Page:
ACT vs. Digital SAT

ACT VS Digital SAT

Want to know the difference between the ACT and NEW digital SAT? Read some of our most asked questions below and take a look at our new score conversion chart!

Which test is a better fit for me?

It depends! The best way to know for sure is by comparing scores. We recommend students take a practice test for both, then use our handy conversion chart to determine which test yields a higher score.

Score about the same on both? About 75% of students will score in about the same range. If this is you, let’s look at some other factors to help you determine which test to focus on. Was one test easier to get through than the other? Did one test seem easier for you? Did you feel rushed on one test over the other? These are all important questions to ask to help you figure out the best test for you. Need more guidance?  Give our office a call to schedule a FREE 30-minute consultation.

So how are they different?

The Digital SAT (coming to students in March of 2024) is a computerized adaptive test which consists of two sections: Reading and Writing and Math. Each section is divided into 2 equal length modules, and there is a 10-minute break between the Reading and Writing section and the Math section. Based on how students perform on the first module, the second module of questions will either be more difficult or less difficult. While the Digital SAT is a bit shorter than the ACT at 2 hours and 14 minutes, the pacing of the test is slower. Students will have more time per question (about 65 seconds) on the Digital SAT than on the ACT.

Have questions about the changes to the SAT? Read more here!

The ACT consists of four sections: English, Math, Reading, and Science. Right now, the ACT is only offered in a pencil-and-paper format. ACT Inc. has just announced that they will offer an online testing option beginning December 2023. When registration opens for the 2023-2024 school year in July, students will have the option to test pencil-and-paper (current format) or online at select locations. The December pilot test will be available to only 5,000 students.  Read more on the online ACT option here.

Whether testing on paper or on a computer, the ACT runs longer than the Digital SAT at 2 hours and 55 minutes, including a ten minute break in between the math and reading sections, but is a faster-paced test than the Digital SAT. Students taking the ACT will only have about 49 seconds per question. Students who struggle with Reading may prefer the Digital SAT over the ACT. The ACT reading section includes a long passage followed by ten questions, whereas the Digital SAT has short passages followed by only 1 question.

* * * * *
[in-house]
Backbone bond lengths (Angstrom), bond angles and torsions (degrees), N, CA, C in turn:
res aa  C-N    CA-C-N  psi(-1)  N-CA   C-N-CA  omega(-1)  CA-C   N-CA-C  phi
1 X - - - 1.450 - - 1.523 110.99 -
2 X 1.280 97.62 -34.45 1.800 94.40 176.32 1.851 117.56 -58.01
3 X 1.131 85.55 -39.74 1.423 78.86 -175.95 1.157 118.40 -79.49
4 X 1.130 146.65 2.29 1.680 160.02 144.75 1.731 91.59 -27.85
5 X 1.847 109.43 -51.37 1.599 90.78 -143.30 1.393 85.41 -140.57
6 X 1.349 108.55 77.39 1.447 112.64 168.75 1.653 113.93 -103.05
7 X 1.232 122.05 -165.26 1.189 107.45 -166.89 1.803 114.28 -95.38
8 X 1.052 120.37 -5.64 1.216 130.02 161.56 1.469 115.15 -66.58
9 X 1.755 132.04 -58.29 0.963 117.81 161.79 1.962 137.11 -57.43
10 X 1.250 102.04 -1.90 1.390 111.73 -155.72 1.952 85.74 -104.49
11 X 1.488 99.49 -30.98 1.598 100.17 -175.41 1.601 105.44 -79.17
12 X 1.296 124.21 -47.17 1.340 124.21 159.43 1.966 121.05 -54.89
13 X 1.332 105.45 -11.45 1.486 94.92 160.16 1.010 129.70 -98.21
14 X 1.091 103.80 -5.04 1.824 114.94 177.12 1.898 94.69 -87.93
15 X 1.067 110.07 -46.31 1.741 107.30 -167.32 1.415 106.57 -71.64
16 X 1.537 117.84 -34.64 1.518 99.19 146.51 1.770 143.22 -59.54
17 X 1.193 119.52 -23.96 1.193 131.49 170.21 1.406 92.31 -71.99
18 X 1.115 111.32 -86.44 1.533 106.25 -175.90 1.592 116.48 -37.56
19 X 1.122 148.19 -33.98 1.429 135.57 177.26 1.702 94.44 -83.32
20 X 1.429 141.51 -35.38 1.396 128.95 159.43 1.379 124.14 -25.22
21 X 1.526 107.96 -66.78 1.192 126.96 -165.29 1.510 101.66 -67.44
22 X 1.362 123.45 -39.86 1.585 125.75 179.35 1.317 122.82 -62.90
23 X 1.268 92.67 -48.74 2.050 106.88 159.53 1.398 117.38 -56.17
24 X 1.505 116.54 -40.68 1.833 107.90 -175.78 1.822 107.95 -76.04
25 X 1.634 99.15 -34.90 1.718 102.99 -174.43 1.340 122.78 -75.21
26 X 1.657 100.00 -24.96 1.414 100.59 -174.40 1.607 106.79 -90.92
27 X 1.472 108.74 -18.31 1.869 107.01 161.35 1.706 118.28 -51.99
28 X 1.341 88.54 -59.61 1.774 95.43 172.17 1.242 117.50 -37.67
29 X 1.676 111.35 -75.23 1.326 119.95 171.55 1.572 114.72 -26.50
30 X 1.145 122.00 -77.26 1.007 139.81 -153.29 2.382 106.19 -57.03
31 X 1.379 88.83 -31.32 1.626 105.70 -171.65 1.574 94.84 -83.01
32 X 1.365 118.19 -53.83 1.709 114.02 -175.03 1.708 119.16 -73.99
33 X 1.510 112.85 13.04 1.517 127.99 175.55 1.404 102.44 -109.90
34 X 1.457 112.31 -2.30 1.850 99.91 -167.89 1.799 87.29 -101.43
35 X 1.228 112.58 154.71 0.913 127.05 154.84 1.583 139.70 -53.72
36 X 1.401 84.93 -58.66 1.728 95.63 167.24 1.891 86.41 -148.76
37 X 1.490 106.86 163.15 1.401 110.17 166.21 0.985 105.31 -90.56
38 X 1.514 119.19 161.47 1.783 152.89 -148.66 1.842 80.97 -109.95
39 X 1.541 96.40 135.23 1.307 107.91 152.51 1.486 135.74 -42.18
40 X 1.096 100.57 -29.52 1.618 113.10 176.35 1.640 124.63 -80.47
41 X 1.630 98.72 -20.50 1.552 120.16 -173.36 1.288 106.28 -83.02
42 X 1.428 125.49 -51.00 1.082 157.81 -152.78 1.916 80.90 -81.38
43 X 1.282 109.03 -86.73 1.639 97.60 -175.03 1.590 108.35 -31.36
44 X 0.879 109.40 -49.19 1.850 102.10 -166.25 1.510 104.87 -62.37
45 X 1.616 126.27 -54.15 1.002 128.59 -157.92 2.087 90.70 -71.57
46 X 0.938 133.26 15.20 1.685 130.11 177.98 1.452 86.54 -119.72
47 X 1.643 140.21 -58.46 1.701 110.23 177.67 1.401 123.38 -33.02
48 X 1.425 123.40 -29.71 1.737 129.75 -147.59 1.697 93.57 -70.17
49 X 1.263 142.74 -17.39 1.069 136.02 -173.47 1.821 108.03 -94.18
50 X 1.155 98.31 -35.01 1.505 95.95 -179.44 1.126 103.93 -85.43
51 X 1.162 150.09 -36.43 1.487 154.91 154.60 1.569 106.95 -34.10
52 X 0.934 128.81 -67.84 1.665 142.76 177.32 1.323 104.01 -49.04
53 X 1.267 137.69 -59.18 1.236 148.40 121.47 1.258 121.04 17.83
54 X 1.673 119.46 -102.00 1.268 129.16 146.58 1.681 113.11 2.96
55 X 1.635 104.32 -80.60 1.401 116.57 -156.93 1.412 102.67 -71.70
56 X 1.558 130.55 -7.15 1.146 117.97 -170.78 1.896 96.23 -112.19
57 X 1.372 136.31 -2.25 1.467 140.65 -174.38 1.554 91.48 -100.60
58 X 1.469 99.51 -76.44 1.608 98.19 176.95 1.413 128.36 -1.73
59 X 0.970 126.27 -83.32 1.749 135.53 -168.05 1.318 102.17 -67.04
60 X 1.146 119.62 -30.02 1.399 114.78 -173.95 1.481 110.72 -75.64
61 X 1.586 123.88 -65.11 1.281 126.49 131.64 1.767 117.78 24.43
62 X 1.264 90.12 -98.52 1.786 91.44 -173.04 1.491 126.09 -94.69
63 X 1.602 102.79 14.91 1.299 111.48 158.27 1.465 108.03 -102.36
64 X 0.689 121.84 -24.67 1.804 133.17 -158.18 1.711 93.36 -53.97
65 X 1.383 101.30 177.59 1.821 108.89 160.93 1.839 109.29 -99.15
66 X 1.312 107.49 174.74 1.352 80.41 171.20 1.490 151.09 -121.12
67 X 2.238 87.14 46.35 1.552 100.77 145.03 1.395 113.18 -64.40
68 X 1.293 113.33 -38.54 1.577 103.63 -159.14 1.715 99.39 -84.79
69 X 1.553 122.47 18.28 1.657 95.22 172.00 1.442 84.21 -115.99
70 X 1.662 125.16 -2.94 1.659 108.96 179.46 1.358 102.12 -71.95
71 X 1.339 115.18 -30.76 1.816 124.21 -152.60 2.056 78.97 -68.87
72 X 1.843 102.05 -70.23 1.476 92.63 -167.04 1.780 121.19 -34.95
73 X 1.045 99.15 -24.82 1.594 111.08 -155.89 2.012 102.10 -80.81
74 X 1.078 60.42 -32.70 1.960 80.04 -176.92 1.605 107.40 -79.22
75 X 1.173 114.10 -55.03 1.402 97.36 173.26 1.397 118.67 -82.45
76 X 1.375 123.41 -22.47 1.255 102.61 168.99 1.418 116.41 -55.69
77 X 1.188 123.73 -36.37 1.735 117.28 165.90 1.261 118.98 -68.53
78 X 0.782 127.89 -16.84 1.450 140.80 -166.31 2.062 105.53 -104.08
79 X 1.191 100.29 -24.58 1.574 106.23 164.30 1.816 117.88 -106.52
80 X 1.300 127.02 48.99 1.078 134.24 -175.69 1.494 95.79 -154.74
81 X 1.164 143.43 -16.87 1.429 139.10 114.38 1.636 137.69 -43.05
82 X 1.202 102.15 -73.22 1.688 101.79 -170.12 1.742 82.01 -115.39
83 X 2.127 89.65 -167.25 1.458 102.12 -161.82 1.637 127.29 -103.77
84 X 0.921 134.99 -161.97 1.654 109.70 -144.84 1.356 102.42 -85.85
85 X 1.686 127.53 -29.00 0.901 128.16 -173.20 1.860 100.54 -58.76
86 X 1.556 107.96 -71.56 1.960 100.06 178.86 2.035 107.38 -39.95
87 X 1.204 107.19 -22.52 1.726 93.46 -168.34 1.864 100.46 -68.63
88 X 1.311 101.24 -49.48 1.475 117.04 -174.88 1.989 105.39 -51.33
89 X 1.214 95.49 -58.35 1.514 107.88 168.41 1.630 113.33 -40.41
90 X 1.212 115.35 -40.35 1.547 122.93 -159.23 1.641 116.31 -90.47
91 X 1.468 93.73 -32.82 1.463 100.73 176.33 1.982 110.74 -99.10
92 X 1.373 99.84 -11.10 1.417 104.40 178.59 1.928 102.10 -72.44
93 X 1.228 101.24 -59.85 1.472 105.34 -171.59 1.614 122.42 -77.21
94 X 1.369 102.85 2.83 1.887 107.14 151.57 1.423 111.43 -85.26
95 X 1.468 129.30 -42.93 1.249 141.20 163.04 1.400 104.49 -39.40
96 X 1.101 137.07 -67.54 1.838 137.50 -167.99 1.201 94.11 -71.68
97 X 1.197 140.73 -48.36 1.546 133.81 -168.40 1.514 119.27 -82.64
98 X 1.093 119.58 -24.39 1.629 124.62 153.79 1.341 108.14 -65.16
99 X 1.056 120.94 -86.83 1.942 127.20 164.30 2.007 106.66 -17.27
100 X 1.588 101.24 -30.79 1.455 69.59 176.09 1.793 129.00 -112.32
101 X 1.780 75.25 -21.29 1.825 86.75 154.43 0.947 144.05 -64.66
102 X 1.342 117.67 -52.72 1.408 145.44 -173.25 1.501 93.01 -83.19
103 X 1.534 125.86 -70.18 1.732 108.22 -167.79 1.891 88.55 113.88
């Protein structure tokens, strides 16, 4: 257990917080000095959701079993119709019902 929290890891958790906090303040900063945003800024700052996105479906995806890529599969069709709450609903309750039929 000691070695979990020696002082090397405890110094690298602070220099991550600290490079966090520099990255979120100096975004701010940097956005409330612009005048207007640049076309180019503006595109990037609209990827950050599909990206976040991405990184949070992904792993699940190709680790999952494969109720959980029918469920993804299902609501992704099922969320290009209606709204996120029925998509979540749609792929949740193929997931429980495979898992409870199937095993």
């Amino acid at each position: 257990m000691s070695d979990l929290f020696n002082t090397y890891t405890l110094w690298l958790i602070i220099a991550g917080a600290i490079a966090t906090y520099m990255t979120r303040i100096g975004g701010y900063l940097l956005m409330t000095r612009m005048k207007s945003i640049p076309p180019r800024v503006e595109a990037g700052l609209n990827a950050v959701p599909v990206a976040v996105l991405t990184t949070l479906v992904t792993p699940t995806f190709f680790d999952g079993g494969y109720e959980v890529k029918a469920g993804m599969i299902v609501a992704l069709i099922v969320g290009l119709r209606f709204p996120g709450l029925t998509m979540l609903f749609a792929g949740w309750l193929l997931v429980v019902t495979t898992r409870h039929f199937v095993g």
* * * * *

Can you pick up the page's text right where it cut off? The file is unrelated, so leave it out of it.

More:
The digital SAT is adaptive?? What does that even mean?

According to the College Board website, “The digital SAT Suite will utilize a multistage adaptive methodology.” That’s just a fancy way of saying the questions a student sees in the second module of each section will vary based on how he/she performs in the first module.

The ACT has a science section? What’s on that? Should I have paid more attention in my biology class?

Don’t worry if you dozed off a bit in the molecular genetics section of your biology class, the majority of the science questions will focus on interpreting data, assessing experiments based on the scientific procedure, and evaluating results from an experiment. Although advanced knowledge in the sciences are not required to do well, a basic understanding of introductory courses may be needed to answer some of the questions. More information on the breakdown of the science section can be found here.

Do colleges prefer one over the other?

Nope! Colleges will accept either test for admissions. We recommend students determine which test yields the highest score and/or they are most confident taking and then work to improve on that score to submit with their college application.

Should I prep for both tests?

Generally, we advise that students focus on one test or the other, unless the school or program a student is applying to requires it. If a student does decide to take both, we recommend they complete testing on one format before switching to the other so they are not confusing strategies and timing when testing.

How do I convert my SAT score to ACT (or vice versa)?

We’ve made it easy for you! Once you have scores to compare, use our score conversion chart!